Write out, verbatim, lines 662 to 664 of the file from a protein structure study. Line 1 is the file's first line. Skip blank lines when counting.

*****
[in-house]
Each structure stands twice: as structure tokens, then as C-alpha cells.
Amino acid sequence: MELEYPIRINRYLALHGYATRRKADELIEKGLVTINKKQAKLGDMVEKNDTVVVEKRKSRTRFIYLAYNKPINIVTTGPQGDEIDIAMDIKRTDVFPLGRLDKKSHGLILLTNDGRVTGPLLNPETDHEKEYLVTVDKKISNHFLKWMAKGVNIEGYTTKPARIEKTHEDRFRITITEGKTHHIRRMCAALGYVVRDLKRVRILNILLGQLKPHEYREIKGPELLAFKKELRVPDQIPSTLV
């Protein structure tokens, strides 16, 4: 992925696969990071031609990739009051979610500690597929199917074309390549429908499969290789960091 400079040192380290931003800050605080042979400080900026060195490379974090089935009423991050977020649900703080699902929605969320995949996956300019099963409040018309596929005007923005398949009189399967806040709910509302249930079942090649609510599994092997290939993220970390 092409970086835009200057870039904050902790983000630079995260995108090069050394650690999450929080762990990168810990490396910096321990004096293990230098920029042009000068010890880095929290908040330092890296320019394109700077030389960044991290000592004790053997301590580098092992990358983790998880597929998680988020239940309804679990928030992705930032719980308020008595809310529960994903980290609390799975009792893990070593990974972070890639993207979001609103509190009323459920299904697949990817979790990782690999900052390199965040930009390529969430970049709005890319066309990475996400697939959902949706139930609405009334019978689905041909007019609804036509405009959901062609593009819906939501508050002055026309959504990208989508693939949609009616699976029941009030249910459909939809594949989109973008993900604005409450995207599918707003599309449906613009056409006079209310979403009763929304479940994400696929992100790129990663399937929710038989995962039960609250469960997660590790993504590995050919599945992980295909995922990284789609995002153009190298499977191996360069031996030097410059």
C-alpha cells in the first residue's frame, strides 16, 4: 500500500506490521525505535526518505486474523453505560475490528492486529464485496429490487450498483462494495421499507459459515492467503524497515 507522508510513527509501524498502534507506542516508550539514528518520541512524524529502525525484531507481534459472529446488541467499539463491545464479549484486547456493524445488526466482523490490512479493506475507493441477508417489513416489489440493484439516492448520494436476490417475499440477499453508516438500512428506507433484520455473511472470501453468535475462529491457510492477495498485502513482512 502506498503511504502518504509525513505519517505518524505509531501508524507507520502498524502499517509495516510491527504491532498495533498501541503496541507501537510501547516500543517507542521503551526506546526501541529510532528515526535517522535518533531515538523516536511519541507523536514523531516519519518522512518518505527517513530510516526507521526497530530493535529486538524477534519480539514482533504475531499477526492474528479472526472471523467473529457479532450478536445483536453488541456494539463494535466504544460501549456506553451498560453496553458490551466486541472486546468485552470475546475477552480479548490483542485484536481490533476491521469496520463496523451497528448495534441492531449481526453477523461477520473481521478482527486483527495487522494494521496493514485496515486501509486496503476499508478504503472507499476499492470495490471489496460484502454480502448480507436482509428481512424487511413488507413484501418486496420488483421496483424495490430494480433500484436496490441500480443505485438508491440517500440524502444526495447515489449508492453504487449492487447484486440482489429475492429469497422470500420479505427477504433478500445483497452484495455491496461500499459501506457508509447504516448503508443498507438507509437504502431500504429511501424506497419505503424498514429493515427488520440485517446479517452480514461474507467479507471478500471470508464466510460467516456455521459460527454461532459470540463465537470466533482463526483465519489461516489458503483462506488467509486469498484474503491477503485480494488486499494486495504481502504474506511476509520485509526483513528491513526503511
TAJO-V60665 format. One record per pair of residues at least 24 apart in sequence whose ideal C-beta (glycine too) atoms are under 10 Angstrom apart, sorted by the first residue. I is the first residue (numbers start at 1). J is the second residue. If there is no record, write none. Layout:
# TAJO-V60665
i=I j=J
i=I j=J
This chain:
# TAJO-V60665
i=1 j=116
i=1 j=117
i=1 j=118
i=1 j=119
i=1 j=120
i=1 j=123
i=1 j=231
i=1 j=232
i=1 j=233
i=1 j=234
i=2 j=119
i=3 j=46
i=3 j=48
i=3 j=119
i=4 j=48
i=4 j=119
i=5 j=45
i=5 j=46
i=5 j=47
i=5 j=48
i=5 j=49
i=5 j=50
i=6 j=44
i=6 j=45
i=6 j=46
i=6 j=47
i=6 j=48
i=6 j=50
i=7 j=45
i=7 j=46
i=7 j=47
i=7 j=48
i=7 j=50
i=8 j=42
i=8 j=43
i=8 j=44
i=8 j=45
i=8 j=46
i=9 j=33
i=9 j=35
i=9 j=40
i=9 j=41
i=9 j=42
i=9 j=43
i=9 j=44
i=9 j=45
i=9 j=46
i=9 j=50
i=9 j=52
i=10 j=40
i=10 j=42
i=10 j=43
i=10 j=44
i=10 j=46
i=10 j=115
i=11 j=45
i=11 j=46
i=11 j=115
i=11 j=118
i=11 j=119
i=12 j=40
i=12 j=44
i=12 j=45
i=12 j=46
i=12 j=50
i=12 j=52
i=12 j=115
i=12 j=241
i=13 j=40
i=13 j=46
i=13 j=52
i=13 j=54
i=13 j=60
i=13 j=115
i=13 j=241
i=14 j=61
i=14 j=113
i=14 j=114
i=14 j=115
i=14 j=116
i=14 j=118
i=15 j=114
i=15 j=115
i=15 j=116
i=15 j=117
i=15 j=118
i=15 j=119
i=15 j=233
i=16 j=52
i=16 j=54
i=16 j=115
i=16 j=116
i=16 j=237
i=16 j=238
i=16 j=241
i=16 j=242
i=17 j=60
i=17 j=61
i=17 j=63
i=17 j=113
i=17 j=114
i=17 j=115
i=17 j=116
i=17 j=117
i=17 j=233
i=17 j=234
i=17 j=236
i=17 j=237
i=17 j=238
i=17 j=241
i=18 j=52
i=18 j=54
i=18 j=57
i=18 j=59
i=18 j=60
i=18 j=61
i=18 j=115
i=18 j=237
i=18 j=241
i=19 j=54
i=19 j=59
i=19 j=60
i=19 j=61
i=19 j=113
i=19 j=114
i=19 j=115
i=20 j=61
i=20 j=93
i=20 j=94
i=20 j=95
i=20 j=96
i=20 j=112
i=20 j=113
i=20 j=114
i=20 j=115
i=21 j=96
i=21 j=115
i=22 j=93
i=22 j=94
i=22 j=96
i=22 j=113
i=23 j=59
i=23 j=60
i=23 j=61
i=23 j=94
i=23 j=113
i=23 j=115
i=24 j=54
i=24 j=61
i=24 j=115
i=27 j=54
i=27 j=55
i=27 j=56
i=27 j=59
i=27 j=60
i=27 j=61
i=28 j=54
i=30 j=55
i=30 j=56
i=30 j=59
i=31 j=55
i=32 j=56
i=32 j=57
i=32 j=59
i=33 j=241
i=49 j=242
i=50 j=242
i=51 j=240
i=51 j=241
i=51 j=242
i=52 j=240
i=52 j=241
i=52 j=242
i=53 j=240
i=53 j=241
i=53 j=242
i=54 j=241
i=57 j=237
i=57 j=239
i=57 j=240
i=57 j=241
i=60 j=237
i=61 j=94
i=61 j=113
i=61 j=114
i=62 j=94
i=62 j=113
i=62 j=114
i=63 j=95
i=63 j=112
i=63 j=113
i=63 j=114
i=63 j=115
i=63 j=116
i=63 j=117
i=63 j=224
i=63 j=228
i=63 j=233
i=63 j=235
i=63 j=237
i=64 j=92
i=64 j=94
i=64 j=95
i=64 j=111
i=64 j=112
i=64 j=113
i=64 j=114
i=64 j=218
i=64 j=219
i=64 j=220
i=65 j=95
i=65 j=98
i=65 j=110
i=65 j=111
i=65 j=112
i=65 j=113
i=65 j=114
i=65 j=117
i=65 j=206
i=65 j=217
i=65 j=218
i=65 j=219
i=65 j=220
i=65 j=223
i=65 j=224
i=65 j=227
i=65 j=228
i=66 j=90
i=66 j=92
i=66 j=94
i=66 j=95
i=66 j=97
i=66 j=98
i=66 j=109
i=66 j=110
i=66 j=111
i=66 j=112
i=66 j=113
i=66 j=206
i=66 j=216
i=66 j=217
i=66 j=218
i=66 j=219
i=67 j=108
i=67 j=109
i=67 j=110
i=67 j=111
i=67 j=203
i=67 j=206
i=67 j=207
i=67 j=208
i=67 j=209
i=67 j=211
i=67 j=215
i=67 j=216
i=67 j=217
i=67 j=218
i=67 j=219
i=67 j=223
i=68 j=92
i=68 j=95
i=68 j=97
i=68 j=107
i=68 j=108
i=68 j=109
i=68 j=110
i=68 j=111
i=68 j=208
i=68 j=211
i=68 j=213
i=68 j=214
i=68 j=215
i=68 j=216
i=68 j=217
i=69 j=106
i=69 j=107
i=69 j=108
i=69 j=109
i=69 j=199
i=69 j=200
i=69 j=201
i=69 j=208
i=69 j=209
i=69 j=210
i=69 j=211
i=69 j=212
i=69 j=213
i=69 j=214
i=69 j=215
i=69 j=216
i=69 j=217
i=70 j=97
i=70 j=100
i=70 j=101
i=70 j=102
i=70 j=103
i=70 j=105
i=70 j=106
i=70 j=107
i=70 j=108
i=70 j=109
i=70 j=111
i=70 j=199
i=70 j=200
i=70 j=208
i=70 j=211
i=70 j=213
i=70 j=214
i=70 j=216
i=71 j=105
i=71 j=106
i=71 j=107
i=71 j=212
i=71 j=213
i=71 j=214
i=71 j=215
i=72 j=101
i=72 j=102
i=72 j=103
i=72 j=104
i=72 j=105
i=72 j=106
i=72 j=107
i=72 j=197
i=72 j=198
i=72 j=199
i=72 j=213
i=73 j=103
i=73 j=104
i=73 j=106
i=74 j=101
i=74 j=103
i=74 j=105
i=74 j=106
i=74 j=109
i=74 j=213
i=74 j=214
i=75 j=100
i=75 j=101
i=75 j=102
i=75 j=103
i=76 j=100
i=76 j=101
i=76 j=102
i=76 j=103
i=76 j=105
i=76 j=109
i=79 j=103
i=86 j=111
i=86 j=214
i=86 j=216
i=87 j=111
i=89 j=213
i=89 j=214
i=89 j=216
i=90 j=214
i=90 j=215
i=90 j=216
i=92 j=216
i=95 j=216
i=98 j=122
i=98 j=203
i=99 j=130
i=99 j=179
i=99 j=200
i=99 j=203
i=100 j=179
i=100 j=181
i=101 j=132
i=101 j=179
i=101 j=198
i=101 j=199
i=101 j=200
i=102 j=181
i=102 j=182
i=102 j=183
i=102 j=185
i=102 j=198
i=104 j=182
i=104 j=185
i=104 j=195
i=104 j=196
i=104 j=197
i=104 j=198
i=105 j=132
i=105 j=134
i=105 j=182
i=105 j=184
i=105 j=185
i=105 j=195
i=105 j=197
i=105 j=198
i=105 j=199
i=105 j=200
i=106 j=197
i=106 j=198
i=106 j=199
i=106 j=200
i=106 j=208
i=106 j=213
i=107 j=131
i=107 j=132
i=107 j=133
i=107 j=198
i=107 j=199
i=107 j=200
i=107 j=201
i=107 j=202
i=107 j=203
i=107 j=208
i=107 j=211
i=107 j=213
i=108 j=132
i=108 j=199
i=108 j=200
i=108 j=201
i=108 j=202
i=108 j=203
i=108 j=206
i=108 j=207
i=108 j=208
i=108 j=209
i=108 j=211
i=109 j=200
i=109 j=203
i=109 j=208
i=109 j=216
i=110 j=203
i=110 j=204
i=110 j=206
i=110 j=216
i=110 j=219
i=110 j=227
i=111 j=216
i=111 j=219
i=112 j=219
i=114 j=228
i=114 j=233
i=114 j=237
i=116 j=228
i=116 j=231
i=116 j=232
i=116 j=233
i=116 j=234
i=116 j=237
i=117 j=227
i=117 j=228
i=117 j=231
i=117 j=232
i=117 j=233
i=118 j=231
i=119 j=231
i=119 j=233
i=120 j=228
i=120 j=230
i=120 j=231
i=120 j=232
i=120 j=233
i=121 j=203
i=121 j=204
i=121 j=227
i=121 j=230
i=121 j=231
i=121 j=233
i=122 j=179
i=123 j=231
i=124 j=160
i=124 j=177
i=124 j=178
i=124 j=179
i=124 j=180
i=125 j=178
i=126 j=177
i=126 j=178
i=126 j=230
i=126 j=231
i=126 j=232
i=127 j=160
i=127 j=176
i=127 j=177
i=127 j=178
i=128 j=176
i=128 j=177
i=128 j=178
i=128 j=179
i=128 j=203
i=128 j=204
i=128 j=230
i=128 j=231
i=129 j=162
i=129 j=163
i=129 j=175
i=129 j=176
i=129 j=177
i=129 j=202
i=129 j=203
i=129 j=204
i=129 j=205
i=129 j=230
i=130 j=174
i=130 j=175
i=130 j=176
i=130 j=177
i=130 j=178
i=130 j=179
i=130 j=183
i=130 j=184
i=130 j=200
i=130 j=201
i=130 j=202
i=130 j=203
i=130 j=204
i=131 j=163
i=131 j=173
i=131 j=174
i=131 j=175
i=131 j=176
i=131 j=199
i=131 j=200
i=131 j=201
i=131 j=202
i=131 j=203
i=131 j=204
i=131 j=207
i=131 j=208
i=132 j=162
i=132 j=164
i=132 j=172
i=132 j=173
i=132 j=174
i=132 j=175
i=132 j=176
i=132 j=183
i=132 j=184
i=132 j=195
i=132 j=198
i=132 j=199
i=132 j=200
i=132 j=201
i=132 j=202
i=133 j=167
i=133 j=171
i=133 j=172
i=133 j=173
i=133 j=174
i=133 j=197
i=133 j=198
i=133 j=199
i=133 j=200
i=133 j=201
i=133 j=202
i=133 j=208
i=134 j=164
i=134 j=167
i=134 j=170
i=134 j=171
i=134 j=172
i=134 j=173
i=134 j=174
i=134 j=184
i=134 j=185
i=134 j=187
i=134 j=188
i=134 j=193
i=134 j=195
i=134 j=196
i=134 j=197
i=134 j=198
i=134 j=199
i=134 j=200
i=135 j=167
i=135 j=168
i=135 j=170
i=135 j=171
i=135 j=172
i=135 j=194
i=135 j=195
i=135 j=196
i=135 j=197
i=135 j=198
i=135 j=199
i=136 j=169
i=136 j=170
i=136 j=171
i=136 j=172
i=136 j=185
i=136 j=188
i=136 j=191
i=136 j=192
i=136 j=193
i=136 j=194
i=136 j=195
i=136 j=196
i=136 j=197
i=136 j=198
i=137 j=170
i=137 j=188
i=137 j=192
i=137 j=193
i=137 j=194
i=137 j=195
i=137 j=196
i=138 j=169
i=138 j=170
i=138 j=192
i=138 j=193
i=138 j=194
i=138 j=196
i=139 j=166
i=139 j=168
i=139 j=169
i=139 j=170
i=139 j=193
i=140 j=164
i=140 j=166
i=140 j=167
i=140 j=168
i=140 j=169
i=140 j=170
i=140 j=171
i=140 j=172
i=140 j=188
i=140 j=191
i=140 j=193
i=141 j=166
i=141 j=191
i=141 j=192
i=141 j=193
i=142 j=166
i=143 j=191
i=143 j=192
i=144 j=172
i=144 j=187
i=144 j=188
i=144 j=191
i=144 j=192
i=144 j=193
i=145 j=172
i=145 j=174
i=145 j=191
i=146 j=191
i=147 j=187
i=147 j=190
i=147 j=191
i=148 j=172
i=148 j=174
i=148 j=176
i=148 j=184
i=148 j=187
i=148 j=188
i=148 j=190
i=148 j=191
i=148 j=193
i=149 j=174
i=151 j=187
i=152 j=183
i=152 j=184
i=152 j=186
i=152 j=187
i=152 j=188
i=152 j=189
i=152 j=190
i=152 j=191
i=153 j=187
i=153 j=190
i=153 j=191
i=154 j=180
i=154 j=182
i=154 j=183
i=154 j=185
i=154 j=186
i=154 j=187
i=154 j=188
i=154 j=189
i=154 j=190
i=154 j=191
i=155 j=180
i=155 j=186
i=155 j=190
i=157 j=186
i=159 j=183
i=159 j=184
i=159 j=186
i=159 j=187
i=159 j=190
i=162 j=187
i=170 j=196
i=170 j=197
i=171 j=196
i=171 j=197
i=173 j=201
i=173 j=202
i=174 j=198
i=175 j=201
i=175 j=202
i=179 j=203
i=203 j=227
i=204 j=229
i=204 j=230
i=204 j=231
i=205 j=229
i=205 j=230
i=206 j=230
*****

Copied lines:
i=148 j=190
i=148 j=191
i=148 j=193